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Dual-loop token ring checks out at Roses Stores.

At Roses Stores, Inc., a major southeastern U.S. retail discount chain with 232 locations in 11 states, we're committed to using information technology to reach our potential as a service-oriented, customer-driven retailer.

This commitment is evident in Roses' aggressive, chain-wide point-of-sale (POS) conversion project which was completed in June 1991. A sophisticated, custom-tailored UPC (universal price code) scanning system, utilizing automatic price look-up for all merchandise, has been installed in every Roses store--each of which will utilize a unique token ring LAN configuration.

The installation of UPC scanning, which gives Roses the ability to scan bar-code tickets at the point of sale, replaces our Optical Character Recognition (OCR) system, which required wands to read OCR-formatted price tickets.

We moved to UPC to better serve the needs of our management team, store associates, and--most importantly--our customers.

We are also incorporating an additional feature, new to the data communications marketplace, which will make Roses' instore LAN different from most other LANs: the Loop Merge Switch (LMS) from Datatec Industries, Fairfield, N.J.

Key to the success of our venture into UPC scanning and price look-up, the LMS will provide automatic, dual-loop backup and allow Roses to take full advantage of what UPC can offer.

The major goal of Roses' investment in the UPC/Price Look-up scanning system is to improve customer service and utilize the detailed information obtained by scanning to make better merchandising and operation decisions. These benefits include:

* enhanced customer service

* increased cashier productivity at the point-of-sale

* improved accuracy of item capture

* reducing ticketing and marking expenses

* reduced shrinkage

Although our last store was converted in June 1991, we've already realized many of the initial benefits expected from each store's UPC implementation.

Dual loop redundancy

The beauty of Roses' in-store LANs is a dual store loop configuration that provides the redundancy needed when one of the store loops or PSPs fail.

Each of Roses' in-store LANs operate an average of 14 Fujitsu 7770-7880 POS terminals and two separate store communications loops. Each of the two loops talks to its own POS processor, or PSP (a Fujitsu Atrium 9000 terminal), which controls the terminals' requests for data.

Since each loop and its PSP operate independently, we won't lose an entire store when one loop fails. An IBM PS/2 serves as the main in-store processor (ISP) and nerve center for the entire system. The ISP manages the in-store price look-up files and other retail application software which is provided for us by Post Software International of Wake Forest, N.C.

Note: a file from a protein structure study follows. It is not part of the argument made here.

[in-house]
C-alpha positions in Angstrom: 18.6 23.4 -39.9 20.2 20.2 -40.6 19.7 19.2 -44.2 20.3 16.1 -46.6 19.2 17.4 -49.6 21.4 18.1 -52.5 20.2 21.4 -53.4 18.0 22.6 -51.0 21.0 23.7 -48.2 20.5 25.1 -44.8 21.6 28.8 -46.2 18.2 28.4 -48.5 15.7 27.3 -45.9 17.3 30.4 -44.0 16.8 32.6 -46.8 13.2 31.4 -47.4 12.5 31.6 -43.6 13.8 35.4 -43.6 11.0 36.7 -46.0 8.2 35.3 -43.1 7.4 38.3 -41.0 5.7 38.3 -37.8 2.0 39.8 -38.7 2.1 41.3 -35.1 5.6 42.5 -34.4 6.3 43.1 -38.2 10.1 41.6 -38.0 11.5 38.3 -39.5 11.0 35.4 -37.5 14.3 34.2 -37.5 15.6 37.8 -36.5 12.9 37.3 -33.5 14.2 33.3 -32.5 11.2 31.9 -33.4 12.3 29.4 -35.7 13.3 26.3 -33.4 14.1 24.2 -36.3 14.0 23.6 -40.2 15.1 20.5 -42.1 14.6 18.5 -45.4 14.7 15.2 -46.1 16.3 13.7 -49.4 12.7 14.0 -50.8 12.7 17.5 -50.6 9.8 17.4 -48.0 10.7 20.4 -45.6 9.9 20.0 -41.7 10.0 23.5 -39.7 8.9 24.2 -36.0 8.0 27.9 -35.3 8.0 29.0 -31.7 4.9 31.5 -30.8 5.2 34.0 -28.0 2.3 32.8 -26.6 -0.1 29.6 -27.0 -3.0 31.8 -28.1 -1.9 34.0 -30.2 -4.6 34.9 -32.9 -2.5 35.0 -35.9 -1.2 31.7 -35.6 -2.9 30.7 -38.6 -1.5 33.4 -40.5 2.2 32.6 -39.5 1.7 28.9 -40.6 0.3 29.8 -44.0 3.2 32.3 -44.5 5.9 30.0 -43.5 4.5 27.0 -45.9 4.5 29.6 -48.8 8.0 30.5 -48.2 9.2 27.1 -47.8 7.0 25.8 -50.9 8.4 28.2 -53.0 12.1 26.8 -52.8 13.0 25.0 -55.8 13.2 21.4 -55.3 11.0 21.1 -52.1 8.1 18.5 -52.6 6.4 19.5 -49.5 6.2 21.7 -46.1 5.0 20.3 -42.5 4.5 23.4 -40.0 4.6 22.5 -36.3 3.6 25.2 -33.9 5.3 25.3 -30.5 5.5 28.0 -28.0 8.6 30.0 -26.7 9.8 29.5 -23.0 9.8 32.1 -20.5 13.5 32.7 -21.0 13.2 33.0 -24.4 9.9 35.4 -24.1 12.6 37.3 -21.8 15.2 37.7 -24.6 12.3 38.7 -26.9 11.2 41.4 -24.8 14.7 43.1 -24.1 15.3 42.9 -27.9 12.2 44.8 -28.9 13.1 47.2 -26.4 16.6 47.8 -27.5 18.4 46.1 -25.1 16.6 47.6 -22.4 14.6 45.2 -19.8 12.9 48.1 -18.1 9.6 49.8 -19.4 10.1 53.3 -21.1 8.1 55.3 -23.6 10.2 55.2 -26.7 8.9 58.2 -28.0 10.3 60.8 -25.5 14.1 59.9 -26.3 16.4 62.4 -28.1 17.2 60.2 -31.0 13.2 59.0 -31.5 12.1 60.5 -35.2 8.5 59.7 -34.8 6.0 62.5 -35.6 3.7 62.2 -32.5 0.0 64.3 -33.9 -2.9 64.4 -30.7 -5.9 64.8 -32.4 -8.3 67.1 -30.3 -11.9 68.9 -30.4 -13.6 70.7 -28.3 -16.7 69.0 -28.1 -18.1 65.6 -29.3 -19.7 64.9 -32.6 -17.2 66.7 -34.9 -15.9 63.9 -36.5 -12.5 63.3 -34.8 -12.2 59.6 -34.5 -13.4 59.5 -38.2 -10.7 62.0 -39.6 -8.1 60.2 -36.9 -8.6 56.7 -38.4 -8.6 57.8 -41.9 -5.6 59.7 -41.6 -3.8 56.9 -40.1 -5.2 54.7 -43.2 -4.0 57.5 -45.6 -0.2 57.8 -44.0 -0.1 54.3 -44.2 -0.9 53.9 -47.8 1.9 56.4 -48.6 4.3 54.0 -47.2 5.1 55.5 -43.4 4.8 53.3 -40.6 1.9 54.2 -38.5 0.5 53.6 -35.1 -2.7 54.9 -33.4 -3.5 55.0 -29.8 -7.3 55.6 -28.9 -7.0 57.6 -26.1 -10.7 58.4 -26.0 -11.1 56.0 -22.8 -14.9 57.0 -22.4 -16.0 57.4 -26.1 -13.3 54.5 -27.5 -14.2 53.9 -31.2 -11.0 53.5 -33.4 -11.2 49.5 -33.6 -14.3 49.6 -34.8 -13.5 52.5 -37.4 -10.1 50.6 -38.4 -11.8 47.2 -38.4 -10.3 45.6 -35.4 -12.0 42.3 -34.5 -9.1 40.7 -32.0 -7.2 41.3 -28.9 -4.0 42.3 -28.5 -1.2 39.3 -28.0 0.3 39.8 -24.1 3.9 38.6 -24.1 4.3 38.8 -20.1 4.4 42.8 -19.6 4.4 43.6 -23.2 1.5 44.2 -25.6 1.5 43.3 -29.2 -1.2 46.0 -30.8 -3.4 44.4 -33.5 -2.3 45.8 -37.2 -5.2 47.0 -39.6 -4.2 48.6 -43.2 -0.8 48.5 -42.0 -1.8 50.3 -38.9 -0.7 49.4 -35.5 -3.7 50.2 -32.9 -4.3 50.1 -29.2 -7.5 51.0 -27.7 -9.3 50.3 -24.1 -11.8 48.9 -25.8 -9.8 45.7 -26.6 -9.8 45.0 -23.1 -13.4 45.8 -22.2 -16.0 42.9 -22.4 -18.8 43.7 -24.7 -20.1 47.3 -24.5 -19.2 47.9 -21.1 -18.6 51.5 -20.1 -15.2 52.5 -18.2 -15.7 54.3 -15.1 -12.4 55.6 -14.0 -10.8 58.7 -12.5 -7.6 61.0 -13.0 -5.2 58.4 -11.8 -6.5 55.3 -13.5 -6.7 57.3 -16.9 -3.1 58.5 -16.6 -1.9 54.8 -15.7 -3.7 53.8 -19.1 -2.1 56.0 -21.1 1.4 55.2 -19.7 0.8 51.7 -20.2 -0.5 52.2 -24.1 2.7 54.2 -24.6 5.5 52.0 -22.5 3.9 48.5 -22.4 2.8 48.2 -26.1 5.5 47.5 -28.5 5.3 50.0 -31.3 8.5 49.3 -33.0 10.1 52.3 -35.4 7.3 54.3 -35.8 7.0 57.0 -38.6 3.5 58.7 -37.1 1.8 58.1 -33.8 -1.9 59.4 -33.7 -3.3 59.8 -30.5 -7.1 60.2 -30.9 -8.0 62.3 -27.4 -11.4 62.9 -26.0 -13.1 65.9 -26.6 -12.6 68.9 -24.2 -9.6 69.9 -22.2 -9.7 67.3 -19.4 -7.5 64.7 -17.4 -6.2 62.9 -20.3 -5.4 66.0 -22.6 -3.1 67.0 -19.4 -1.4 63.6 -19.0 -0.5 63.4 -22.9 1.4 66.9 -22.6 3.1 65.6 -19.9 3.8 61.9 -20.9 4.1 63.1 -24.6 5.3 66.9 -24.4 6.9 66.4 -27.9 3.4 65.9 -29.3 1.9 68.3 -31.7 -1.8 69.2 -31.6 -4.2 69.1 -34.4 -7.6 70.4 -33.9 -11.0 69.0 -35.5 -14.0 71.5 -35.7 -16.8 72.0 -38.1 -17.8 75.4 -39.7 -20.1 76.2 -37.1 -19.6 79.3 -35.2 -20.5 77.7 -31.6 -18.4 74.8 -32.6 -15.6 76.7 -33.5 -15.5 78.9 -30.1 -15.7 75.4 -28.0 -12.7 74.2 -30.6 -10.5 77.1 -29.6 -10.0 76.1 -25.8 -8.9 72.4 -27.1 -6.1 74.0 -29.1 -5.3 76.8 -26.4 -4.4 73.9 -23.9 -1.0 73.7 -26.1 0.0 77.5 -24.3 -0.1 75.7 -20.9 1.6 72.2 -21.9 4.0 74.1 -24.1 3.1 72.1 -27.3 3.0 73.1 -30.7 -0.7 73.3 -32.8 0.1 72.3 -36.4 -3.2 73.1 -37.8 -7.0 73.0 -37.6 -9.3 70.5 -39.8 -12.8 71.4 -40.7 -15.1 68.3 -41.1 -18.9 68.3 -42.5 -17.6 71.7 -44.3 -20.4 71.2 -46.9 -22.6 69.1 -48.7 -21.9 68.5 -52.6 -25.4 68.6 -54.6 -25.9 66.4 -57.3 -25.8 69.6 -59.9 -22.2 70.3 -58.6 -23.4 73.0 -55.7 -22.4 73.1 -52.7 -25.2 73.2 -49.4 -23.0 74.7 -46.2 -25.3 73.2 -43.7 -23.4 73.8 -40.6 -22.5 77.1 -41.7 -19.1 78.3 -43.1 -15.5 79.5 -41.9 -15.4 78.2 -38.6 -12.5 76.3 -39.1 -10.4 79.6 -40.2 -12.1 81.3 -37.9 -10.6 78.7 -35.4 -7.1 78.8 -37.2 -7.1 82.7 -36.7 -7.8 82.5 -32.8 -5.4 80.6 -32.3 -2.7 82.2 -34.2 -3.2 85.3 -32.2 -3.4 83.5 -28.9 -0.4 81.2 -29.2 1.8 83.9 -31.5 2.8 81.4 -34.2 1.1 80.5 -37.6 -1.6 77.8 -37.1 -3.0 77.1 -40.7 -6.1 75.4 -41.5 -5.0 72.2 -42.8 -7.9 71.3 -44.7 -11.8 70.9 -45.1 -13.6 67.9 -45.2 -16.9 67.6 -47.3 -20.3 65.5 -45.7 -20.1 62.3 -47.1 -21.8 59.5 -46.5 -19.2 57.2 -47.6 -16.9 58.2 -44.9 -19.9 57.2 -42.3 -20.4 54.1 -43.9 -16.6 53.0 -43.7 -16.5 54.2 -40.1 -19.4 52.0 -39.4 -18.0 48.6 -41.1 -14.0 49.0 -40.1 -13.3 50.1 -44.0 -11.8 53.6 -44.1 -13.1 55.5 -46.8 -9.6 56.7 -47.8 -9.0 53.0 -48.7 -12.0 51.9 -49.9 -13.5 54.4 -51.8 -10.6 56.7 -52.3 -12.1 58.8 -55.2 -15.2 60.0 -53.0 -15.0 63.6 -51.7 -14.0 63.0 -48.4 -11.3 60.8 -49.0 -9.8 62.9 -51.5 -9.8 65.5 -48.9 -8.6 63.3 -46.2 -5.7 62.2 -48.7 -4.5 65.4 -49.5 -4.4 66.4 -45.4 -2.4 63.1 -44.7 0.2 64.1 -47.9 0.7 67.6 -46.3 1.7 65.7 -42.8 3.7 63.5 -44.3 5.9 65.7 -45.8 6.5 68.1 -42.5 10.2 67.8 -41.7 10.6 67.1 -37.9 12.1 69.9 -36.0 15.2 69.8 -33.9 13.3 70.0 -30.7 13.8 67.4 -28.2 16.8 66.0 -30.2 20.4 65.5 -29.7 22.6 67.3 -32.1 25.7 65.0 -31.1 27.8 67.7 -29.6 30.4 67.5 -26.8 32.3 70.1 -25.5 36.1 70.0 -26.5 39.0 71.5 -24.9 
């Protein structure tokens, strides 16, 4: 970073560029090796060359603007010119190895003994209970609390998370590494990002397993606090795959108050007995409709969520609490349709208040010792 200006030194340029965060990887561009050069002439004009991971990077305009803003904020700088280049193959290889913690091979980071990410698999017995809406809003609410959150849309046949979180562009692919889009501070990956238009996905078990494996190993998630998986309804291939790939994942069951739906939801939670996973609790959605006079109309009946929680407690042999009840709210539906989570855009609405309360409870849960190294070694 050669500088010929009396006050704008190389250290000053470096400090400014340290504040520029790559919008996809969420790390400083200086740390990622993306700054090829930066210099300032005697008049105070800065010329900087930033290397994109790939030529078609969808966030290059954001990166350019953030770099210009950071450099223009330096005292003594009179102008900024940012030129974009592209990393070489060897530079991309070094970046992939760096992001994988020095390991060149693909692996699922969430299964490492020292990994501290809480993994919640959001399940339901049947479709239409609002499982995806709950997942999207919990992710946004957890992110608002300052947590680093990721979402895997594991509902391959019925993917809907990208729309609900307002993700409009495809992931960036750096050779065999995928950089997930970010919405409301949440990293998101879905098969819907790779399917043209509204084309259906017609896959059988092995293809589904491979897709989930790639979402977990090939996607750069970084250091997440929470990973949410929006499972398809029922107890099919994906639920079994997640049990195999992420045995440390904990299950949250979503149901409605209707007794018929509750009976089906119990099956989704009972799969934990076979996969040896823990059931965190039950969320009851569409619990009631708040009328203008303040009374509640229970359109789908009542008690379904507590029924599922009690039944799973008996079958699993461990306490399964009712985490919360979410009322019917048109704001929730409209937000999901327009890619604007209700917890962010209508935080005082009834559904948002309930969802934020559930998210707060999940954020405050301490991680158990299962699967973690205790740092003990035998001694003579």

The POS data collected is transmitted nightly from each store to our host computer, an IBM 3090-300S, located at Roses' headquarters.

In our current configuration, without the LMS, when a network breakdown occurs and a loop goes offline, store management must manually locate the malfunction, but that's made faster and easier with the Token Ring Multi-station Access Unit (TRM) from Datatec Industries. The TRM substantially eliminates PC downtime and maximizes token ring network reliability.

Indicator lights and visual and audible alarms pinpoint and announce a problem the second it occurs; managers immediately know when and where the malfunction exists and can avoid expensive downtime.

Conventional MAUs isolate problem PCs without specifying the location or sounding an alarm; they also require store managers to run complex diagnostics.

Although our final LAN configuration, which will include the LMS, won't be complete for several more months, the speed and precision of the UPC scanning network now in effect has already allowed Roses to make major advances towards increased customer service, cashier productivity and data capture accuracy.

Automatic backup

The LMS will provide Roses' in-store token ring networks with the critical, automatic dual-loop backup and allow Roses to maximize the online access capability of the store network. The LMS is now being tested in several Roses locations.

Plans are to begin an aggressive rollout of the units early in 1992.

Together with the TRM, the LMS continuously monitors the health of the in-store system. In the event of a loop failure, the pair will instantly and automatically switch all traffic to the operating PSP so that the entire in-store system will remain up and running.

When the failed loop has been restored, the LMS can automatically transfer that loop back to its original PSP for normal operations. At Roses, we transfer the loop manually to give the downed PSP time to reconcile its files.

Because of the speedy and precise problem identification and automatic backup, we anticipate a significant reduction in our stores' offline transactions and the resulting expense of reentering the data.

The most important benefit is that a failed loop will no longer impact service to our customers.

Roses' commitment to technology is just one goal the company has established far and above the challenge of competition, and we are taking bold, aggressive steps to accomplish these goals. We are confident of moving forward into the 1990s with an increased commitment of providing outstanding service to our customers.
COPYRIGHT 1991 Nelson Publishing
No portion of this article can be reproduced without the express written permission from the copyright holder.
Copyright 1991 Gale, Cengage Learning. All rights reserved.

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Title Annotation:Retail & Wholesale; Rose Stores Inc.
Author:Boxler, Gary
Publication:Communications News
Date:Nov 1, 1991
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